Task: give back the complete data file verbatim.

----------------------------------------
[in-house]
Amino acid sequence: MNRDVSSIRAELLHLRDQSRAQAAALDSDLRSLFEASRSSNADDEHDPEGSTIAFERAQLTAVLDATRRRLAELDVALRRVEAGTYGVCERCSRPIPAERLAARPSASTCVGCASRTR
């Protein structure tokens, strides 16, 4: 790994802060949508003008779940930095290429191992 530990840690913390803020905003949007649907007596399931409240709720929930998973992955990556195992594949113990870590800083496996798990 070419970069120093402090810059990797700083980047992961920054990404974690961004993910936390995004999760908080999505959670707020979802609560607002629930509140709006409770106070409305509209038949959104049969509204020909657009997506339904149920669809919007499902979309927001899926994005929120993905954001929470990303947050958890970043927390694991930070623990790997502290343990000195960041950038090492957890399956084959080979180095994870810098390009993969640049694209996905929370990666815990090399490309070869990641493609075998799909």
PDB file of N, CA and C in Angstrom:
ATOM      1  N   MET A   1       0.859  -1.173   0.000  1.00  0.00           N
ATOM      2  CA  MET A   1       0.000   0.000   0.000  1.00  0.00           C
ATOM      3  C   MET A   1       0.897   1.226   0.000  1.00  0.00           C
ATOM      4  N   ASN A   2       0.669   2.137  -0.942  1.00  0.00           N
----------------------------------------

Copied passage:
[in-house]
Amino acid sequence: MNRDVSSIRAELLHLRDQSRAQAAALDSDLRSLFEASRSSNADDEHDPEGSTIAFERAQLTAVLDATRRRLAELDVALRRVEAGTYGVCERCSRPIPAERLAARPSASTCVGCASRTR
């Protein structure tokens, strides 16, 4: 790994802060949508003008779940930095290429191992 530990840690913390803020905003949007649907007596399931409240709720929930998973992955990556195992594949113990870590800083496996798990 070419970069120093402090810059990797700083980047992961920054990404974690961004993910936390995004999760908080999505959670707020979802609560607002629930509140709006409770106070409305509209038949959104049969509204020909657009997506339904149920669809919007499902979309927001899926994005929120993905954001929470990303947050958890970043927390694991930070623990790997502290343990000195960041950038090492957890399956084959080979180095994870810098390009993969640049694209996905929370990666815990090399490309070869990641493609075998799909």
PDB file of N, CA and C in Angstrom:
ATOM      1  N   MET A   1       0.859  -1.173   0.000  1.00  0.00           N
ATOM      2  CA  MET A   1       0.000   0.000   0.000  1.00  0.00           C
ATOM      3  C   MET A   1       0.897   1.226   0.000  1.00  0.00           C
ATOM      4  N   ASN A   2       0.669   2.137  -0.942  1.00  0.00           N